China Power

After South China Sea Finger-Pointing at ASEAN Meeting, China Offers Its Defense

Recent Features

China Power

After South China Sea Finger-Pointing at ASEAN Meeting, China Offers Its Defense

Foreign Minister Wang Yi is unlikely to sway any listeners with his defense of China’s actions.

After South China Sea Finger-Pointing at ASEAN Meeting, China Offers Its Defense
Credit: Wikimedia Commons / Bt4wang

As The Diplomat readers already know, the territorial disputes in the South China Sea were a major topic of discussion at the various ASEAN meetings last week, from the ASEAN foreign ministers’ meeting to the ASEAN Regional Forum (ARF). China, which had previously requested that ASEAN stay away from the topic entirely, was not pleased to be so criticized (both obliquely and directly).

On August 6, China’s foreign minister, Wang Yi, fired back at Beijing’s critics, particularly his counterparts from the Philippines (Albert del Rosario) and Japan (Fumio Kishida). The Chinese Foreign Ministry, which posted Wang’s remarks on its website, called his speech “an impromptu response… comprehensively elaborating China’s position and refuting the groundless accusations from the Philippines and Japan.”

Wang’s remarks boil down to two main points: there is no problem in the South China Sea, and the Philippines and Japan are more guilty of violating international law than China is.

Wang begins by saying that “the situation in the South China Sea is stable on the whole, and there is no possibility of major conflicts.” It’s a clear attempt to divert the rampant media focus on growing tensions and possible danger in the South China Sea, which has been built up largely by numerous expressions of concern from the United States, the Philippines, Japan, and others. In addition to the emphasis on regional tensions, “which [does] not conform to reality,” in Wang’s view, he also refuted the notion that freedom of navigation is not at risk.

“Up to now, there has not been a single case in which freedom of navigation in the South China Sea is impeded,” Wang said. “China stands ready to work with other parties to continue to ensure freedom of navigation and overflight in the South China Sea.”

Wang then outlined China’s historical claims to all of the South China Sea islands, before taking the Philippines and Japan to task for their own bad behavior.

In Manila’s case, Wang complained of the grounding of the BRP Sierra Madre on Second Thomas Shoal. “When China made representations, the Philippines claimed that it could not tow the warship away due to ‘the lack of spare parts’…  The Philippines, instead of keeping its promise of removing the warship, has publicly stated that it had stealthily transported cement and other building materials to the warship in order to reinforce the installation,” Wang said. Manila admitted back in July that it was doing repair work on the grounded vessel to provide “minimum habitability” for the soldiers stationed on board.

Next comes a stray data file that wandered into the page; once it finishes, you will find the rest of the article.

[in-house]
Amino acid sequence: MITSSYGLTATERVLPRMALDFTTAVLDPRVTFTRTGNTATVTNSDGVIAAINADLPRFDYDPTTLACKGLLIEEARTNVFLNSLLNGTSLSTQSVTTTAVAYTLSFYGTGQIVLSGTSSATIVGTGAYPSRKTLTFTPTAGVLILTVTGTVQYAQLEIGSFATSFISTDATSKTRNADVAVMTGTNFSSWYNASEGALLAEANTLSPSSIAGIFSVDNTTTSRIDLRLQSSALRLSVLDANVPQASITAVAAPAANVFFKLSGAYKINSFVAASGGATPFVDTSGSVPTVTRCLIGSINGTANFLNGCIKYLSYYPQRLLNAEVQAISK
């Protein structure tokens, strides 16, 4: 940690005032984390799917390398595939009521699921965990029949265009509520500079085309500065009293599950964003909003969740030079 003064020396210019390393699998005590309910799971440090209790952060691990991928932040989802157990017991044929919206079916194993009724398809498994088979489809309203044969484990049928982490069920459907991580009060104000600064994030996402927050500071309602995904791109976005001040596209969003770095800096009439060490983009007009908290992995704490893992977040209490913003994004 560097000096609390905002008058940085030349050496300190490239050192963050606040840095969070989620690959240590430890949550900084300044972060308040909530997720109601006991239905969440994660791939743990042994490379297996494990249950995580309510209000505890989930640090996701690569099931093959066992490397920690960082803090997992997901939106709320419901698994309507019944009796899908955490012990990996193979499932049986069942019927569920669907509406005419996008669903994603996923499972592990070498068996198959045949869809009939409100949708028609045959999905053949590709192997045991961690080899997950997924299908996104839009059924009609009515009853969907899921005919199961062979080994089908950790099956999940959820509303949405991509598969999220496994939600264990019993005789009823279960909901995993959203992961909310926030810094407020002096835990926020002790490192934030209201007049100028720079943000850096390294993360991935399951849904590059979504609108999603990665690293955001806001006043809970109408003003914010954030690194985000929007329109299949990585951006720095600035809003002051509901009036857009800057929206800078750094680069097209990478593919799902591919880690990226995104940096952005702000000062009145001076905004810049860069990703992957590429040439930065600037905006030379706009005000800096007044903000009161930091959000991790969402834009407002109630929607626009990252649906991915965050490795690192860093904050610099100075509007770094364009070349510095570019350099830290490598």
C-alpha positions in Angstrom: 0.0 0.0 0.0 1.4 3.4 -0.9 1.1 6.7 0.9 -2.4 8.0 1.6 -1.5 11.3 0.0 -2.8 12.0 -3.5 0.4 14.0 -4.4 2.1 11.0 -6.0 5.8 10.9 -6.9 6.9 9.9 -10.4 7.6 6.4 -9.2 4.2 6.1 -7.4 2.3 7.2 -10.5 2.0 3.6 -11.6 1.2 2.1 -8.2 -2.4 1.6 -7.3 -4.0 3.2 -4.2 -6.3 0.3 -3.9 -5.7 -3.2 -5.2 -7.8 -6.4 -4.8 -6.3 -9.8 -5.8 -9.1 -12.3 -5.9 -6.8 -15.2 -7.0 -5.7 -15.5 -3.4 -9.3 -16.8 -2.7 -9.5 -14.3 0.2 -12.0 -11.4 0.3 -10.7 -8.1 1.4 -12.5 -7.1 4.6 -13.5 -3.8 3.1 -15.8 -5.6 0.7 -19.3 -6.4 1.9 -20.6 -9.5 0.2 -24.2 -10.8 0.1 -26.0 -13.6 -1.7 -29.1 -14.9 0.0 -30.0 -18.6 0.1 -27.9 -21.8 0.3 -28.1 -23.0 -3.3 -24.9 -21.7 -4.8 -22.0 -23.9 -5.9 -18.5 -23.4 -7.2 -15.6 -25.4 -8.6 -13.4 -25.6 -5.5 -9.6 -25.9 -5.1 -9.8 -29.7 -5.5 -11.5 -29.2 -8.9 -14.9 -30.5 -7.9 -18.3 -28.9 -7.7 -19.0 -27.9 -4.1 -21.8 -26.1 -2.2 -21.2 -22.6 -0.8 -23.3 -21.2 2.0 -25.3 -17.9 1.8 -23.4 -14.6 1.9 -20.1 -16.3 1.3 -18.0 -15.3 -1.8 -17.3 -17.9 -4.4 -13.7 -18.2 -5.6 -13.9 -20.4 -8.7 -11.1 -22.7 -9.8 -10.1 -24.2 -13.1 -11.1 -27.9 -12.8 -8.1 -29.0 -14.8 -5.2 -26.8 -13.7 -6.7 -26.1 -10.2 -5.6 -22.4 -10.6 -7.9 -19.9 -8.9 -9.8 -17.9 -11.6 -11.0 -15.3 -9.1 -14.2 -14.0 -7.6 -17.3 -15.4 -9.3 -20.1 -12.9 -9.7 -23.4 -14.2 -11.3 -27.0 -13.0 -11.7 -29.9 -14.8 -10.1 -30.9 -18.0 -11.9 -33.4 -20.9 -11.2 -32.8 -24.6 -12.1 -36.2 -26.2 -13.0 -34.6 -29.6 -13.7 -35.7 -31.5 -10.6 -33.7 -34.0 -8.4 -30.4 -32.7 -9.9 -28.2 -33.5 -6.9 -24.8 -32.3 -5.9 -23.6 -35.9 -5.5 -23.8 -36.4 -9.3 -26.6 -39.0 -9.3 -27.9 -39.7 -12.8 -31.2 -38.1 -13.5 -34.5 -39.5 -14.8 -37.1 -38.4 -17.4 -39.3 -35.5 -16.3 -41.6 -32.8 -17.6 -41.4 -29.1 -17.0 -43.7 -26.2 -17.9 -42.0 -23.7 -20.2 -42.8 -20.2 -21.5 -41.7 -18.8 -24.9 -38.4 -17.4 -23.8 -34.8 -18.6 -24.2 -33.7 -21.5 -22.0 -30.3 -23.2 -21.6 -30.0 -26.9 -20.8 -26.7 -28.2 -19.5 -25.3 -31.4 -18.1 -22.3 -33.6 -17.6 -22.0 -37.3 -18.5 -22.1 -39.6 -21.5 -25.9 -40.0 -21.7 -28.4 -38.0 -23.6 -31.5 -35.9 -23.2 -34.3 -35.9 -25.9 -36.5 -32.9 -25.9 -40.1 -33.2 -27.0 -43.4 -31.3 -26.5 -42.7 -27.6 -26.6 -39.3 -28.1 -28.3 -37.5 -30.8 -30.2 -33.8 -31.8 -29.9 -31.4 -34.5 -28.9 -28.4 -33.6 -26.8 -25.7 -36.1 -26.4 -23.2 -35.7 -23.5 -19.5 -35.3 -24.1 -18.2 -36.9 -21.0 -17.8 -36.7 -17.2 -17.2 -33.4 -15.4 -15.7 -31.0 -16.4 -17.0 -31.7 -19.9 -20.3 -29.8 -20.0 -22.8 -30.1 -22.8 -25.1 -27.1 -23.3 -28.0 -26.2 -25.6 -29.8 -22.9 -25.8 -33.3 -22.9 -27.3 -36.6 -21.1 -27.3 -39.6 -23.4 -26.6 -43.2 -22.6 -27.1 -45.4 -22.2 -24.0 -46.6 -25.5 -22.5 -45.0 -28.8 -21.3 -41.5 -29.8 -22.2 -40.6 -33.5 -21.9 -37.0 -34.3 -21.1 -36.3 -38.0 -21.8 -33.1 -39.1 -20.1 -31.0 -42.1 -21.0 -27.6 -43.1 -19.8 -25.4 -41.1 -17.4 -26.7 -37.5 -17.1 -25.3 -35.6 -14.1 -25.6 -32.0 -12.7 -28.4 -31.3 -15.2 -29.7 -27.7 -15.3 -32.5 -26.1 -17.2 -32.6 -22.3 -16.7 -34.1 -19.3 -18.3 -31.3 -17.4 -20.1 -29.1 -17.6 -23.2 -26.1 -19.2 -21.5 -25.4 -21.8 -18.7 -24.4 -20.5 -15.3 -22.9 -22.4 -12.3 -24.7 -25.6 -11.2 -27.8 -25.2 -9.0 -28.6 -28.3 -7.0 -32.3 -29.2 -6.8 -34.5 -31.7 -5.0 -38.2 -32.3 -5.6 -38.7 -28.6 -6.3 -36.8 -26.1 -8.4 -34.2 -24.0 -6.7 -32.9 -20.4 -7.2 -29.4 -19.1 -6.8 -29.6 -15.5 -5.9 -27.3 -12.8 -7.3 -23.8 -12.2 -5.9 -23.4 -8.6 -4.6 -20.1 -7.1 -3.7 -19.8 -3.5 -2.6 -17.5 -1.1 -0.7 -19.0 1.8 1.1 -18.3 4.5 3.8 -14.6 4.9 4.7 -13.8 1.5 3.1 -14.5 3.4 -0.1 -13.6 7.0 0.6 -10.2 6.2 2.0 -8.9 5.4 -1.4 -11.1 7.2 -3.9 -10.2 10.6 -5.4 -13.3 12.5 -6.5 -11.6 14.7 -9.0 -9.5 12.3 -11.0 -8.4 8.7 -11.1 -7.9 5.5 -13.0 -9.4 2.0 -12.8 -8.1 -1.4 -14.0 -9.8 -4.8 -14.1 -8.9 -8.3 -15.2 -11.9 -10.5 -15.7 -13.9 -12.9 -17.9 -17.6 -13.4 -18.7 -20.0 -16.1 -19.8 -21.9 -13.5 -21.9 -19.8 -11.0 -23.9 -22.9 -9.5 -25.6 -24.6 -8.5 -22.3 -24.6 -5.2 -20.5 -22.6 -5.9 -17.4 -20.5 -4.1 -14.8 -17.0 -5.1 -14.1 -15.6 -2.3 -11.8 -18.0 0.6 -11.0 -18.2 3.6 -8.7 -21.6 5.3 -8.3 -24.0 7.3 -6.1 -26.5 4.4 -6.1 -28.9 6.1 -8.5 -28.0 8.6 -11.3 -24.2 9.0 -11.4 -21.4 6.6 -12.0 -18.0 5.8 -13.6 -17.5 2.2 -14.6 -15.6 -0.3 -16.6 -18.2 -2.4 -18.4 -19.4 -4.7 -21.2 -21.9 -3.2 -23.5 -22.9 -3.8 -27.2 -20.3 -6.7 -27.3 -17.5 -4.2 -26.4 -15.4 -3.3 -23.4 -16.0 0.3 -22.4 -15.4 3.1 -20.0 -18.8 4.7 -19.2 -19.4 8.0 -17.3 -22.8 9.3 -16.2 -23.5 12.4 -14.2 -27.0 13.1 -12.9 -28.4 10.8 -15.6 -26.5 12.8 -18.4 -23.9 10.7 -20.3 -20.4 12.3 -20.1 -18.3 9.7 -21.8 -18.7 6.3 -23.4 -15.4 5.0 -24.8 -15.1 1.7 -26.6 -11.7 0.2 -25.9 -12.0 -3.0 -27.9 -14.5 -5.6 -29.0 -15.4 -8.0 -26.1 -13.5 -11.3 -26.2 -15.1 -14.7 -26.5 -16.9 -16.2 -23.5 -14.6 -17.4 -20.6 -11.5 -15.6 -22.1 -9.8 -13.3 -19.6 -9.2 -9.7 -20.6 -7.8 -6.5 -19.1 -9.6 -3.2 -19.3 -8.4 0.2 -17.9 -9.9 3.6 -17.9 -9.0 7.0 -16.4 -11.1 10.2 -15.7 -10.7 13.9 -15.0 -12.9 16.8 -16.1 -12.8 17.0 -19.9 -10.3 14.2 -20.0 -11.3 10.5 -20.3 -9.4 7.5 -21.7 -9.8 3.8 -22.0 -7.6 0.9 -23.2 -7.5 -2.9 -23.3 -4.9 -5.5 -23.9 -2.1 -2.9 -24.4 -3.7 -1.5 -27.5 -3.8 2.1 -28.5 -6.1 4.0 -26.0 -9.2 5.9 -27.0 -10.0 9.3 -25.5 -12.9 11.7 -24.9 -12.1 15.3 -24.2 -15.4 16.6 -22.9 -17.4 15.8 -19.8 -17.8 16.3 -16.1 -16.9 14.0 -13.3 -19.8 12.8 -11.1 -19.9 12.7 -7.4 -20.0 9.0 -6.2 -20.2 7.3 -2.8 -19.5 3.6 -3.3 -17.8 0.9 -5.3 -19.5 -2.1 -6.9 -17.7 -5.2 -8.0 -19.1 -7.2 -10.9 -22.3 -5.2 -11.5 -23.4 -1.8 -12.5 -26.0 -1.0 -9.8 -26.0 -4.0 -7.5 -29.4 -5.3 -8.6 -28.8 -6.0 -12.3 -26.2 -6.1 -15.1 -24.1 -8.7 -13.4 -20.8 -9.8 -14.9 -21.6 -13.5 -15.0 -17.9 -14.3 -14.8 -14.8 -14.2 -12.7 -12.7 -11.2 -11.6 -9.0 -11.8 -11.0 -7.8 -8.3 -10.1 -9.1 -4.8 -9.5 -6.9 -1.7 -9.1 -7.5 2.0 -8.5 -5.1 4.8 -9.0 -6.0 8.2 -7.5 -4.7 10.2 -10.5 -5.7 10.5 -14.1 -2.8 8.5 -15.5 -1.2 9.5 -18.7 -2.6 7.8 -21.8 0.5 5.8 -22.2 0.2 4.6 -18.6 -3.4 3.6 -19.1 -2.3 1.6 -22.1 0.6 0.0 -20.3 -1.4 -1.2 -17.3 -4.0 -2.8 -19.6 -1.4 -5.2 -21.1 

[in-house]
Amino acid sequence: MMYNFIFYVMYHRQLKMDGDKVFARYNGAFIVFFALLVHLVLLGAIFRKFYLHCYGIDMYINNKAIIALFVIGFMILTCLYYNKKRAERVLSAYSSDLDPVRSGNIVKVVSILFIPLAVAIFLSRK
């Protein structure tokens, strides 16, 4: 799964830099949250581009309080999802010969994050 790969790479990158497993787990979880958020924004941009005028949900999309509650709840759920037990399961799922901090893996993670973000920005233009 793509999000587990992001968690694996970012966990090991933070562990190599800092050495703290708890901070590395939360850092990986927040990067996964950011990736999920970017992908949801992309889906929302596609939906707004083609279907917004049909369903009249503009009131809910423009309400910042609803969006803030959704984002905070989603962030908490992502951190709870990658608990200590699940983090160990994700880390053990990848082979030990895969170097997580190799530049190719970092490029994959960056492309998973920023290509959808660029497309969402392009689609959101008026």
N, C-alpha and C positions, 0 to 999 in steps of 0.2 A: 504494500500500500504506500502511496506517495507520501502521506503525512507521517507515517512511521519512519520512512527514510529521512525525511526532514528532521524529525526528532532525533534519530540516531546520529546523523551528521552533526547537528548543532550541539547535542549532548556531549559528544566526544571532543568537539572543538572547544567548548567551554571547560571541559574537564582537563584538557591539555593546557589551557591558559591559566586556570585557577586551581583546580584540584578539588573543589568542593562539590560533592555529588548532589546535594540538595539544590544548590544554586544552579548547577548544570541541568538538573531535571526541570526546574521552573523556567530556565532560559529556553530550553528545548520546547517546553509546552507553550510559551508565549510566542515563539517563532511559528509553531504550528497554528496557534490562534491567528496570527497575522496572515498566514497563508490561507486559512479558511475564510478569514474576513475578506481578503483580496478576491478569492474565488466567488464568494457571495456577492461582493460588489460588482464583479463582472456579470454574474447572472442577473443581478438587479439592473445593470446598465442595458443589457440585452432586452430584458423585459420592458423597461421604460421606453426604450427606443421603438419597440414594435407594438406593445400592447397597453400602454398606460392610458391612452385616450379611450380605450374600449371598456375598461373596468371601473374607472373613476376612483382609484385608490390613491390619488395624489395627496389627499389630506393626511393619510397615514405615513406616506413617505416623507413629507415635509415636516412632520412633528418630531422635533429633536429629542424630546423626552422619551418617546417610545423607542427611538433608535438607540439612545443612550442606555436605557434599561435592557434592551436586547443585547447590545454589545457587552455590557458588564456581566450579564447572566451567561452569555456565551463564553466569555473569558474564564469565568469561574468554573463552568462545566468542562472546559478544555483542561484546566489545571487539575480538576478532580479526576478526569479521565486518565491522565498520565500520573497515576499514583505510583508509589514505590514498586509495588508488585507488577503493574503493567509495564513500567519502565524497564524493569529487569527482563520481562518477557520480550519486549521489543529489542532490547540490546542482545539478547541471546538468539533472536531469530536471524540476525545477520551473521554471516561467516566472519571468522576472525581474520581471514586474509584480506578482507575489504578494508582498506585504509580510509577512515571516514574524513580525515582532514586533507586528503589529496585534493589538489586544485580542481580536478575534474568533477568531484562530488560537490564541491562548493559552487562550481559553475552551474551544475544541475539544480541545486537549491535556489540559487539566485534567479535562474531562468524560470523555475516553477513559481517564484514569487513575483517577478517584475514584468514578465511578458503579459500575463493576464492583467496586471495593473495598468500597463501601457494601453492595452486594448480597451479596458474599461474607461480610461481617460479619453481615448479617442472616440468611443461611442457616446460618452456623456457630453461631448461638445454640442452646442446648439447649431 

Japan, meanwhile, was scolded for building its own artificial island at Okinotori, which Japan calls an “island” but China claims is a “reef.” In Wang’s words: “Over the past years, Japan spent 10 billion yen building the Rock of Okinotori, turning this tiny rock on the sea into a man-made island with steel bars and cement.” Wang continued, “So before making comments on others, Japan had better first reflect on what itself has said or done.”

Yet, lest anyone get the wrong idea from Wang’s condemnation of Japan for island-building, he added that “China is different from Japan.”

Wang’s remarks, which paint China as both a victim and a model of restraint in the South China Sea, are nothing new, and thus unlikely to convince any listeners that aren’t already in agreement. There was no indication that China acknowledges any of its actions as the least bit destabilizing or controversial – instead, Wang suggests other parties are to blame for getting nervous.

Toward the end of his remarks, Wang again rejected a U.S.-proposed halt on land reclamation, construction, and aggressive actions in the South China Sea. “[I]n our view, the U.S. proposal is not feasible,” Wang said. “For instance, what is to be stopped? As parties have different positions, what are the criteria for stopping? Who will set the specific criteria? There is no answer to these questions.”

Wang then defended China’s land reclamation activities, pointing out that China was actually the last party to partake in land reclamation. “[P]eople have been bringing changes to the ‘status quo’ all these years,” Wang said, responding to the oft-heard criticism that China is altering the status quo in the disputed region.

Wang also confirmed that China has completed its land reclamation activities–and that construction on the newly-created islands will continue.

“Next, we will build facilities mainly for public good purposes, including multi-functional lighthouse, search and rescue facilities for maritime emergencies, meteorological observatory station, maritime scientific and research center, as well as medical and first aid facilities,” Wang said.

That meshes with previous Chinese statements that the new facilities will mainly be for civilian purposes–but Chinese officials also note the parallel purpose of “better safeguarding territorial sovereignty and maritime rights and interests,” which suggests a military function is also part of the plan. According to the Asia Maritime Transparency Initiative, China is building an airstrip and port at Fiery Cross Reef, a possible naval facility at Mischief Reef, and another airstrip on Subi Reef.